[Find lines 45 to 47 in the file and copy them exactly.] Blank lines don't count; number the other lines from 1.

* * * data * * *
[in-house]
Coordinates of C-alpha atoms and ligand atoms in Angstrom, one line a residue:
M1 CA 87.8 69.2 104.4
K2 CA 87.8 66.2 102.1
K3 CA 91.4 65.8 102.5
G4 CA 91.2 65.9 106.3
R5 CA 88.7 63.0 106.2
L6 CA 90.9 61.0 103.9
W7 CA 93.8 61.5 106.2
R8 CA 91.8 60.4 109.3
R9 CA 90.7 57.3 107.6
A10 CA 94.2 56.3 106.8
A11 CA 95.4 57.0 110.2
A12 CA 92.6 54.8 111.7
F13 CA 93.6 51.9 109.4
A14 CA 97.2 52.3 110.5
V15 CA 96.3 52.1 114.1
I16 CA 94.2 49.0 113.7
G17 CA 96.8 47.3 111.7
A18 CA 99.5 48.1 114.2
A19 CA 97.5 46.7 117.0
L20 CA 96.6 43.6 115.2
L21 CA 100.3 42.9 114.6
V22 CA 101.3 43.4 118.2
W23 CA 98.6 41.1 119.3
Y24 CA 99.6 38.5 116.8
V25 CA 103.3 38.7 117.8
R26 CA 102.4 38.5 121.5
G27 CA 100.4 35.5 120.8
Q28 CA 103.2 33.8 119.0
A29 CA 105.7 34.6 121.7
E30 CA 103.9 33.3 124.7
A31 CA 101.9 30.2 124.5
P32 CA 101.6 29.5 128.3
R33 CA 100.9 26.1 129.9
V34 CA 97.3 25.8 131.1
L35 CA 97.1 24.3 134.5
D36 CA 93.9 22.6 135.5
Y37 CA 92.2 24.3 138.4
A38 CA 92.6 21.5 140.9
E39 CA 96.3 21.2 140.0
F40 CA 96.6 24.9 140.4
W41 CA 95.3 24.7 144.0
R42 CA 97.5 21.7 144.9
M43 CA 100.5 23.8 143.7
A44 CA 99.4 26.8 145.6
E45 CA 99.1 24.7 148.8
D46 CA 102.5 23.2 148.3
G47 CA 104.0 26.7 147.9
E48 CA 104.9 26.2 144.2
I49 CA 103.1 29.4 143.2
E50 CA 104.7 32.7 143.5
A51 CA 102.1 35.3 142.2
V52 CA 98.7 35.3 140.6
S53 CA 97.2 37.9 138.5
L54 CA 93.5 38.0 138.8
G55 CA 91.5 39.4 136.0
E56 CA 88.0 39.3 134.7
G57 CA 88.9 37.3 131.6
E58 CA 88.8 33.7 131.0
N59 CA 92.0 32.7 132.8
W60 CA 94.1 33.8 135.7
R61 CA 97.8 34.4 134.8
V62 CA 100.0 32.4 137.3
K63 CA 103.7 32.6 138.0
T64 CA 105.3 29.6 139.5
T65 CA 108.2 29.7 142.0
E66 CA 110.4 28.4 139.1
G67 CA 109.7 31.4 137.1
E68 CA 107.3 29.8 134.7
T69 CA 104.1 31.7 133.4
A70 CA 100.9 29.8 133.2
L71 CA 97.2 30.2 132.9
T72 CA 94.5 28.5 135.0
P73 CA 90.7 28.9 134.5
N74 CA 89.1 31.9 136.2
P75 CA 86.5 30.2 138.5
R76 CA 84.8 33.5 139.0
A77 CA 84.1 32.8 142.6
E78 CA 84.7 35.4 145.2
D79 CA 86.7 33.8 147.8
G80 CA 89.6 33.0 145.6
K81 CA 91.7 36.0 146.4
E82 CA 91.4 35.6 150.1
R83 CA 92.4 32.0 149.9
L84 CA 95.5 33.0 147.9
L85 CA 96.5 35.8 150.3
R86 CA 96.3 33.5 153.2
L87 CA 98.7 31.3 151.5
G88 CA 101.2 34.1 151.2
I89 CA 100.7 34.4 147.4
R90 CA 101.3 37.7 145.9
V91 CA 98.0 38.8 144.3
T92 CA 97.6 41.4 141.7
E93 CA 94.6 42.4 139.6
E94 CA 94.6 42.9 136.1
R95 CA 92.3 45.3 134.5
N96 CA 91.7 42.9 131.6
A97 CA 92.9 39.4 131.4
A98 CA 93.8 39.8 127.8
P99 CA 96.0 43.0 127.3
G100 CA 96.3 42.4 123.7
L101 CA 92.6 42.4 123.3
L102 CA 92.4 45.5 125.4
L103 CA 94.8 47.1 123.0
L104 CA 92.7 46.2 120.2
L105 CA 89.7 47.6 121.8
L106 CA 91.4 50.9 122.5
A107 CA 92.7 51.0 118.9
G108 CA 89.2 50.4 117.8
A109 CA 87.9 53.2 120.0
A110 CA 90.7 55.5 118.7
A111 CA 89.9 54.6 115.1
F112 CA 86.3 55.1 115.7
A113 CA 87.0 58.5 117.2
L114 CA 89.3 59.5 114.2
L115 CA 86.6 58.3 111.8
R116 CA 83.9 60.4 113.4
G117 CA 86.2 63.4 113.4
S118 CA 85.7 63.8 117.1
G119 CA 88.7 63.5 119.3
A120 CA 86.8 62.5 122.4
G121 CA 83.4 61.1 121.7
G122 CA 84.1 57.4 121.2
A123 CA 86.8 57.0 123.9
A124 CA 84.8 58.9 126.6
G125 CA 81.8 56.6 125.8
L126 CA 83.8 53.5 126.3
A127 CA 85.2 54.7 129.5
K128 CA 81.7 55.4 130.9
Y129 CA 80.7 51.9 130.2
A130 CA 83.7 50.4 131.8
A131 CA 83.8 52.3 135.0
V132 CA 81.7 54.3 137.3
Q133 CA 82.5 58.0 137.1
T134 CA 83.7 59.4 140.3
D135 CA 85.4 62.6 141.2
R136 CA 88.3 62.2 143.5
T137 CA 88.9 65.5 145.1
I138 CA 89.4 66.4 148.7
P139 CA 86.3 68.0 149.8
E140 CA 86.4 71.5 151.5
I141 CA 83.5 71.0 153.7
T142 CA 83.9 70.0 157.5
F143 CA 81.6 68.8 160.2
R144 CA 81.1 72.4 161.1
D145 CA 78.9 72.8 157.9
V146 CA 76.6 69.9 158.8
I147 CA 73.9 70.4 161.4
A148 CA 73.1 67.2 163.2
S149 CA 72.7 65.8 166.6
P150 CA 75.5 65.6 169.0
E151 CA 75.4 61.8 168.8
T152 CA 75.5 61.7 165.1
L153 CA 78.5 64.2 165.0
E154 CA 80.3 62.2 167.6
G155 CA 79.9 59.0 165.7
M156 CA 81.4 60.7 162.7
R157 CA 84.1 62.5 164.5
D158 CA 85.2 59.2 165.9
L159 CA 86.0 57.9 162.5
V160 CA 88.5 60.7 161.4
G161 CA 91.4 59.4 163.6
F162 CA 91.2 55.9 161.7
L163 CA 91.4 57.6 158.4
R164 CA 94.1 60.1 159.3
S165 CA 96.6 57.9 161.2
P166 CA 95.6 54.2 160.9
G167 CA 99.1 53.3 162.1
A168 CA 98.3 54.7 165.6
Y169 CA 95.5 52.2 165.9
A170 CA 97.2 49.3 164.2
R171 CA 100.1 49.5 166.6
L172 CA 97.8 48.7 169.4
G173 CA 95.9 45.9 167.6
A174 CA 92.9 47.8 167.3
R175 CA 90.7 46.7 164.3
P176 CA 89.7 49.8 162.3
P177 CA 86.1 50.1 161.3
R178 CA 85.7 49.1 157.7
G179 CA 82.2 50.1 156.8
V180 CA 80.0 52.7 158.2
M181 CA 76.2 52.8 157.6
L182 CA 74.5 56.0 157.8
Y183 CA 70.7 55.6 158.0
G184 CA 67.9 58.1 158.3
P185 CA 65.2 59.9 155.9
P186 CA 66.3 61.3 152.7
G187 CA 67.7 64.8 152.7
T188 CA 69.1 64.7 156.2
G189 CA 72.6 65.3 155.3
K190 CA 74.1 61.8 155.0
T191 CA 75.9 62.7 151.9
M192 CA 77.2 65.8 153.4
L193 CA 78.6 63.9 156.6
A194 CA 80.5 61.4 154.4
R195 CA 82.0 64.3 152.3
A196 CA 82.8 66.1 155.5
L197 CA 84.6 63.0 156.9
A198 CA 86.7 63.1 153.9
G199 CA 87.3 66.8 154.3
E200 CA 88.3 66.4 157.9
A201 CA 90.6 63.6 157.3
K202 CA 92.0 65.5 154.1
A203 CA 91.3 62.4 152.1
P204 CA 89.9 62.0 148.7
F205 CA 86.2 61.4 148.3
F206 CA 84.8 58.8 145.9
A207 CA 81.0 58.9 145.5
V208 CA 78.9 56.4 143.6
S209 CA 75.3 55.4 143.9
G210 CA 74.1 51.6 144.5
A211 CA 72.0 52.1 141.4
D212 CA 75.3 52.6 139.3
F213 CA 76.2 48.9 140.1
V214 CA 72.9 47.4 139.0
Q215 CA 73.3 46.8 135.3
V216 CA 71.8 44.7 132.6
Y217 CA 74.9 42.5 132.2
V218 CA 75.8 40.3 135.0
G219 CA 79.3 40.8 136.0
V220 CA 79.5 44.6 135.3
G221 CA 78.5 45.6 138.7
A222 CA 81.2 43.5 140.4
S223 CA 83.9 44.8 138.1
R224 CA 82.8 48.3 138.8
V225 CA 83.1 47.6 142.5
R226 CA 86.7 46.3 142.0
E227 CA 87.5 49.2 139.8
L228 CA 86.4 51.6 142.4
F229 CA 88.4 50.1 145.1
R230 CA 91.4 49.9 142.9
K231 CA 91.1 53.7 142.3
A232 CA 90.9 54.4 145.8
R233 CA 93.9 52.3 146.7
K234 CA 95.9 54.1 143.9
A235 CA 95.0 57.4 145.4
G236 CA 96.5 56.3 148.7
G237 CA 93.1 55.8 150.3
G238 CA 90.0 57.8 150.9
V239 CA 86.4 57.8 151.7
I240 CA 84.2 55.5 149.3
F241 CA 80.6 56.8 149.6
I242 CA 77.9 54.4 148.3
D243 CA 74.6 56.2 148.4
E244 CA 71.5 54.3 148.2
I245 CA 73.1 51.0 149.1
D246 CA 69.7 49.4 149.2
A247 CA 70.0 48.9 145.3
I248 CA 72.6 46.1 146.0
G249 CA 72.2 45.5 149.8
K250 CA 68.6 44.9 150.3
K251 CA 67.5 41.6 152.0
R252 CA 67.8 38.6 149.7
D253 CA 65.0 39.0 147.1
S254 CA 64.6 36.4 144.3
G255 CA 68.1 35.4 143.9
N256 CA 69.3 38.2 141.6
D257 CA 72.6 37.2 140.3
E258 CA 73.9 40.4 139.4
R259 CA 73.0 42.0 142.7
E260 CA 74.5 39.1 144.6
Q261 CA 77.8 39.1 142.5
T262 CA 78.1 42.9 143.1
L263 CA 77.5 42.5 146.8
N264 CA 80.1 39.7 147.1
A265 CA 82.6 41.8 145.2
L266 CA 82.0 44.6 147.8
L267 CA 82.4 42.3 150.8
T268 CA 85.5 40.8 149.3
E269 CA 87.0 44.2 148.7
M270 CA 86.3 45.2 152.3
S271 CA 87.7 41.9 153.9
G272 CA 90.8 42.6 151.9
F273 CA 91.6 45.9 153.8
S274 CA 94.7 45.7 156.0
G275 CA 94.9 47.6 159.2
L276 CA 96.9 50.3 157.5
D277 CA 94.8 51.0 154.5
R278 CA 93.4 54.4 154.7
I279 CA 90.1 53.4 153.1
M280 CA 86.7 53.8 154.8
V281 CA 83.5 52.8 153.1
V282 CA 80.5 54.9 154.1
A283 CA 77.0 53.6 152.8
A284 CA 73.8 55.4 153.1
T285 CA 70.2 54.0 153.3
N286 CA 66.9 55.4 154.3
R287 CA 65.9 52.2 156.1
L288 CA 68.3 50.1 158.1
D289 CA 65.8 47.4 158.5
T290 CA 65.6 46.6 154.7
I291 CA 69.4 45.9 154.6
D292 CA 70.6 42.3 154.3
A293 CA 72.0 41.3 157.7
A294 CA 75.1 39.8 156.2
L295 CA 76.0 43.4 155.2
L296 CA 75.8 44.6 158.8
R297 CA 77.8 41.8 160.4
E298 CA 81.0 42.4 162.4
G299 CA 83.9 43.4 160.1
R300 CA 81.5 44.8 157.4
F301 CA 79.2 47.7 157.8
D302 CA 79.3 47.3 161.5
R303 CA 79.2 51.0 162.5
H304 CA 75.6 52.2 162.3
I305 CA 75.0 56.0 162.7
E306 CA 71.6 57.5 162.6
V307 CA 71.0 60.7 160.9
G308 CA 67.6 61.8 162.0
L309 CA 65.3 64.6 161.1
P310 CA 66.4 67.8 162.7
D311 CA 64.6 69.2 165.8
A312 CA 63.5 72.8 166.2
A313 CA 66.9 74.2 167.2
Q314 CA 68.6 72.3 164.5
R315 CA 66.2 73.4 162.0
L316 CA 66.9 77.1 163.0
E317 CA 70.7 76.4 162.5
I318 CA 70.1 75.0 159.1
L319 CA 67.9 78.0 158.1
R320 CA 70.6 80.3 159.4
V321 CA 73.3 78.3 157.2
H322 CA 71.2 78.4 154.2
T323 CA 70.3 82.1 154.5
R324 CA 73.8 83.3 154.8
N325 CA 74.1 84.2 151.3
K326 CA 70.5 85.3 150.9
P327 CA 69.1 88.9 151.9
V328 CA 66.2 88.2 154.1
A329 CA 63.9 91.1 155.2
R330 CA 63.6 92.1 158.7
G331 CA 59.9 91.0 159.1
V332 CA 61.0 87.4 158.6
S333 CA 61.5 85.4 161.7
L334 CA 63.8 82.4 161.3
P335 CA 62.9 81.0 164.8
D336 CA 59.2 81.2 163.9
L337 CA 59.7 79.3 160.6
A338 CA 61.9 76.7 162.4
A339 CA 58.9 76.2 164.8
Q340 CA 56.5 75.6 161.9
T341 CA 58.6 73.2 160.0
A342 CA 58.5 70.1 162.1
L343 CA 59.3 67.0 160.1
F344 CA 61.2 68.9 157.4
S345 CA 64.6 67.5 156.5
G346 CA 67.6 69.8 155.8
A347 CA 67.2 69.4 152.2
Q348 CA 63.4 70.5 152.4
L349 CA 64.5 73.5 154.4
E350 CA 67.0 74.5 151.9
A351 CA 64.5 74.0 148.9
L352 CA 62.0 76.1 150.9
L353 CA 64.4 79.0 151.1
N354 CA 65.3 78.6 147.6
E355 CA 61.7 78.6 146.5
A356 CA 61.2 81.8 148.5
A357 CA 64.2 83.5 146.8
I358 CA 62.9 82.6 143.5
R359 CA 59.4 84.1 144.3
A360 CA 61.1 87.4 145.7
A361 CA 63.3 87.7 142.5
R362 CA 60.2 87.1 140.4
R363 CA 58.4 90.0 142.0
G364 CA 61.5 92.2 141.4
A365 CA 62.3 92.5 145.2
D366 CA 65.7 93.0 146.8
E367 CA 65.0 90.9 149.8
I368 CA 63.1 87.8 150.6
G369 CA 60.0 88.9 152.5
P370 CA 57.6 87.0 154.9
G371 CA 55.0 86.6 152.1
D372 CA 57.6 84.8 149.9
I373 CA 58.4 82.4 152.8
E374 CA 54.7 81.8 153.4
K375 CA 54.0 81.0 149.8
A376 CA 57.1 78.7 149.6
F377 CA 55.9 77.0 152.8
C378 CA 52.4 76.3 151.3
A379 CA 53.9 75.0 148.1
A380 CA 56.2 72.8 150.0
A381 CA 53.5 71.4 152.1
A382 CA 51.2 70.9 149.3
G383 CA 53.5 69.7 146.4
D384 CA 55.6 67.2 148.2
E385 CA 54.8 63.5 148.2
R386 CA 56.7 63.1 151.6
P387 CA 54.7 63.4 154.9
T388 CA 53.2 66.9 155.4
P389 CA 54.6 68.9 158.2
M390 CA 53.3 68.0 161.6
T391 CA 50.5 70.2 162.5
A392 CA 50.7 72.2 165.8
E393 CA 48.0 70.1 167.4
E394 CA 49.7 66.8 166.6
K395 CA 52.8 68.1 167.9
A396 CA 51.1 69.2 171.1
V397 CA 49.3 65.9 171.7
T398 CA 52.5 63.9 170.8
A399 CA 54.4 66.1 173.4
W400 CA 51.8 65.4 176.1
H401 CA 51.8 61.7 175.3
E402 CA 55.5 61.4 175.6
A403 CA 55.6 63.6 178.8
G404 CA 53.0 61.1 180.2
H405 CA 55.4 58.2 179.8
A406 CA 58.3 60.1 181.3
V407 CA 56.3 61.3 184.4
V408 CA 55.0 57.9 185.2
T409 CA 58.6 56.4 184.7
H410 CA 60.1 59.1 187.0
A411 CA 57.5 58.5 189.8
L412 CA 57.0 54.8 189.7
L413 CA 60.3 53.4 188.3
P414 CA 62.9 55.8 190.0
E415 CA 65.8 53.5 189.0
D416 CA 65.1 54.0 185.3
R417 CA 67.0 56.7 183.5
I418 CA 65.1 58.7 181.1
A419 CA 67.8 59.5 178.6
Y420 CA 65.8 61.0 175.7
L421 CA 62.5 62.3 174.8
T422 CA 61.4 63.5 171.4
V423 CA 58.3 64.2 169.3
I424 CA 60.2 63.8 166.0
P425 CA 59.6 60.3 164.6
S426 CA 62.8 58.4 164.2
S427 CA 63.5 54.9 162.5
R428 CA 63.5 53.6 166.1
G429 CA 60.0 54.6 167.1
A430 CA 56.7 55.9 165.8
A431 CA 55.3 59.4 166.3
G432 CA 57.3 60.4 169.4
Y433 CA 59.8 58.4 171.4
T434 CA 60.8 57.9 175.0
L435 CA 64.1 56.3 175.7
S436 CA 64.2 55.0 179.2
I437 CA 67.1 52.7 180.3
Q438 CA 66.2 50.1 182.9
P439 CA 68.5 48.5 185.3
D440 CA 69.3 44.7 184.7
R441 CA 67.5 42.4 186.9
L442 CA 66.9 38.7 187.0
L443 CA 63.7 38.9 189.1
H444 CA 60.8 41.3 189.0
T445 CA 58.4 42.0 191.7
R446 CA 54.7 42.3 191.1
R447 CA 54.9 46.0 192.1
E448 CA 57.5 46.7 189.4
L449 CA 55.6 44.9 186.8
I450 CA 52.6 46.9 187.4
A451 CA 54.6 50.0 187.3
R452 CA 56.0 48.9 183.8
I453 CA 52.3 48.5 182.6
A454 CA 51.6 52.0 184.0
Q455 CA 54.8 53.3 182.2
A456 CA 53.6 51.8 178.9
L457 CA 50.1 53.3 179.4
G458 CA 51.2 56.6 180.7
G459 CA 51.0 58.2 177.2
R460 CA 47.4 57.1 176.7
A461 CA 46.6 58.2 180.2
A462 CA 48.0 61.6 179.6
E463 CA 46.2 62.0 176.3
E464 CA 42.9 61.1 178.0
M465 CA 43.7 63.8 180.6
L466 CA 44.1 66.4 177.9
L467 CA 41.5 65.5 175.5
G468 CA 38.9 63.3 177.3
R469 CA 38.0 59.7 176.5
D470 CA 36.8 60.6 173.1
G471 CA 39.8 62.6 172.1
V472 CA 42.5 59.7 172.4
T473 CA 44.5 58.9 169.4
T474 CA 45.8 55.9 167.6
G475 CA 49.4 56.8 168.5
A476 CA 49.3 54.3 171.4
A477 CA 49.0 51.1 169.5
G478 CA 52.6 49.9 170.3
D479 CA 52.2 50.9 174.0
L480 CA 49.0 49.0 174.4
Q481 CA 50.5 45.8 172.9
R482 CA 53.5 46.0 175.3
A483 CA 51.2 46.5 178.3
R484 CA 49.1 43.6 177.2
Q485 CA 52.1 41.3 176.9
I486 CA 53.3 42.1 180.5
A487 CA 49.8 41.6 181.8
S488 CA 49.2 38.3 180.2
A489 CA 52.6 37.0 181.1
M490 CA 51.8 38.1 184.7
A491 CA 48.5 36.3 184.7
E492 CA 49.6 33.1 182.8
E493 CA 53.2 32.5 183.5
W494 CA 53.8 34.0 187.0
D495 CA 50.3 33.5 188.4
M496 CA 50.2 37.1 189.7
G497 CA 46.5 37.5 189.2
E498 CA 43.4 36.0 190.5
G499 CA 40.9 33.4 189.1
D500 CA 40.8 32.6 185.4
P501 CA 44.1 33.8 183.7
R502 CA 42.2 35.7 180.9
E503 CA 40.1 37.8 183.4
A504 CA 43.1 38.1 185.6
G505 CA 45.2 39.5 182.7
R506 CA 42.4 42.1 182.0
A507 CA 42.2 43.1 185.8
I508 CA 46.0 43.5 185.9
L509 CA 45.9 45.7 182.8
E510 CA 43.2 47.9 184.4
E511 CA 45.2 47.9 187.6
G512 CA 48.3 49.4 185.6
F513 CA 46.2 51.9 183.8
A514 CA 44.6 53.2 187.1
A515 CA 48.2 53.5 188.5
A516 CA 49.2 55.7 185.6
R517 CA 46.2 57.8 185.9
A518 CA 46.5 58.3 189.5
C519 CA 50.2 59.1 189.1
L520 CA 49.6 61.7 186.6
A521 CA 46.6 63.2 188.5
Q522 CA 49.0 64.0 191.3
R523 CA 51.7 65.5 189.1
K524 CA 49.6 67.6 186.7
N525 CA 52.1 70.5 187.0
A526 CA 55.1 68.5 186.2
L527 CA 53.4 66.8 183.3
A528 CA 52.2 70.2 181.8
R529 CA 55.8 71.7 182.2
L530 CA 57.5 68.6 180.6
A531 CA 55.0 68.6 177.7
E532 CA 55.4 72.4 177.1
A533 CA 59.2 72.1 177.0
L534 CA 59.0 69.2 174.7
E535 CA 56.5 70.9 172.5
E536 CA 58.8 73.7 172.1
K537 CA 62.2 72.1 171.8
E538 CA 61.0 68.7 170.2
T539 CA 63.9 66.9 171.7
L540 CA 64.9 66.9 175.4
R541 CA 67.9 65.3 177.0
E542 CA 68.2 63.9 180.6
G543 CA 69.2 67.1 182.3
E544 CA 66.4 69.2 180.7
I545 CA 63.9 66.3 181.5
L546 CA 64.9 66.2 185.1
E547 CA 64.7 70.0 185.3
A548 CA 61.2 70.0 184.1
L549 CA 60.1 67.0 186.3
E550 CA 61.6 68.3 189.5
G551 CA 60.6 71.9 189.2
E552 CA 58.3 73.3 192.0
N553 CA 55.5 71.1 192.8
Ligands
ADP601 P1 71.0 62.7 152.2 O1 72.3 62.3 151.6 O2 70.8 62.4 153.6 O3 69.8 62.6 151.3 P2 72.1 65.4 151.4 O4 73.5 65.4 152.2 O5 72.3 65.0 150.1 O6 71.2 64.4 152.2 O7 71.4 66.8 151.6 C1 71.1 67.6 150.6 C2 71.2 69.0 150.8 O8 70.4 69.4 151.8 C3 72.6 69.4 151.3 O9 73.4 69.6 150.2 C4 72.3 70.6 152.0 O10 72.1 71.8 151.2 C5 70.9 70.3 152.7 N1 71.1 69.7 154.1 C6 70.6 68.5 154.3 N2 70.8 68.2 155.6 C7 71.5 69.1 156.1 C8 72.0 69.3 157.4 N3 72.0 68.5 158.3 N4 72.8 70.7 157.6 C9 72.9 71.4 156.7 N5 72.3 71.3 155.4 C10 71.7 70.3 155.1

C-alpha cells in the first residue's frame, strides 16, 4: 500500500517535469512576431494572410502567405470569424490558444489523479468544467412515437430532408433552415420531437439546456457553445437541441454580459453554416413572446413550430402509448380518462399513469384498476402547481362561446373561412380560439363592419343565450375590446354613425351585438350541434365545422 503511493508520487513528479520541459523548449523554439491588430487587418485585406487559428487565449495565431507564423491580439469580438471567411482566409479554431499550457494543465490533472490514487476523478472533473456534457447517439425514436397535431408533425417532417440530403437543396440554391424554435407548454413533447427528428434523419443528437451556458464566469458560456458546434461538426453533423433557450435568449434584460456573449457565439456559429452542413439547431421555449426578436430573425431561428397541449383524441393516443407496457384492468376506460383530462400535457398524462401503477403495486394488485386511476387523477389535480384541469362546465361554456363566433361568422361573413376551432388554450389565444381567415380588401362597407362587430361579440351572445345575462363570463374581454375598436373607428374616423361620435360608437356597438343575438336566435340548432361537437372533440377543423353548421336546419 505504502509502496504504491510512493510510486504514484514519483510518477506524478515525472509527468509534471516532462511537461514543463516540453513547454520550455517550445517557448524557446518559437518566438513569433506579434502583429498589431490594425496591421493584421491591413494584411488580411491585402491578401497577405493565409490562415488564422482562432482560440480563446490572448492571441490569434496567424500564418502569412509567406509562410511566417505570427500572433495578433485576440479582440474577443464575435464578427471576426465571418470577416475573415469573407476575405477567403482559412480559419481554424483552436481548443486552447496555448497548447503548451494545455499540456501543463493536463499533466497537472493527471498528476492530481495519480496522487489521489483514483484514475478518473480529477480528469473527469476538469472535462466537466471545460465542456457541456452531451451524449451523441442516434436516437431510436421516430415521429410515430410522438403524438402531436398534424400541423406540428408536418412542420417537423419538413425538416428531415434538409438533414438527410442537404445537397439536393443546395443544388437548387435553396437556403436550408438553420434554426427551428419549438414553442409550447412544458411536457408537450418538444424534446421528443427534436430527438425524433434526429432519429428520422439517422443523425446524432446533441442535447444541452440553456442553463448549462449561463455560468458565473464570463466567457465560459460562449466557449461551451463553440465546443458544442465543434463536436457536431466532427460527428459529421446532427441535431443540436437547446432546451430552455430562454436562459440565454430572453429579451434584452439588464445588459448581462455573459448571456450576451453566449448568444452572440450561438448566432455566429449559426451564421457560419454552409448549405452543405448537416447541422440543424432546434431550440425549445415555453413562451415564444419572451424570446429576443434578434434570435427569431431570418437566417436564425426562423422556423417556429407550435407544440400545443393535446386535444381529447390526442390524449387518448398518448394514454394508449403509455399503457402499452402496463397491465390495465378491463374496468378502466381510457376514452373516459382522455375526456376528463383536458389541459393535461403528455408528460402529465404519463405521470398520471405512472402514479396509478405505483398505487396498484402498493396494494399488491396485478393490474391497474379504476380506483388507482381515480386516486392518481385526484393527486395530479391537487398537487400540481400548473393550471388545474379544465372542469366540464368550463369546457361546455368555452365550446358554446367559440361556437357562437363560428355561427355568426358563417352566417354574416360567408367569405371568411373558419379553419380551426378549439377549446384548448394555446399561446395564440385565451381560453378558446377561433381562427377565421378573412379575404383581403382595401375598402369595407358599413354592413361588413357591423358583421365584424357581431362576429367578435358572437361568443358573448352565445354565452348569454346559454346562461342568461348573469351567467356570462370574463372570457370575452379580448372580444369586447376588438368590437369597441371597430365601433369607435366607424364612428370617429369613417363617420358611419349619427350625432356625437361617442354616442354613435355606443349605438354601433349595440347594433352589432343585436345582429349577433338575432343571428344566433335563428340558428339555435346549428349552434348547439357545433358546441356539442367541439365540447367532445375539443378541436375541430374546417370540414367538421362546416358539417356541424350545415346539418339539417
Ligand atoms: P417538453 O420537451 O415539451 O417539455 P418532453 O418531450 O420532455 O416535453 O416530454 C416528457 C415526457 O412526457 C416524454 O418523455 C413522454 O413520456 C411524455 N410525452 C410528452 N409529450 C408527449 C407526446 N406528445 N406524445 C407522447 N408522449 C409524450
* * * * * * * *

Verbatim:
M43 CA 100.5 23.8 143.7
A44 CA 99.4 26.8 145.6
E45 CA 99.1 24.7 148.8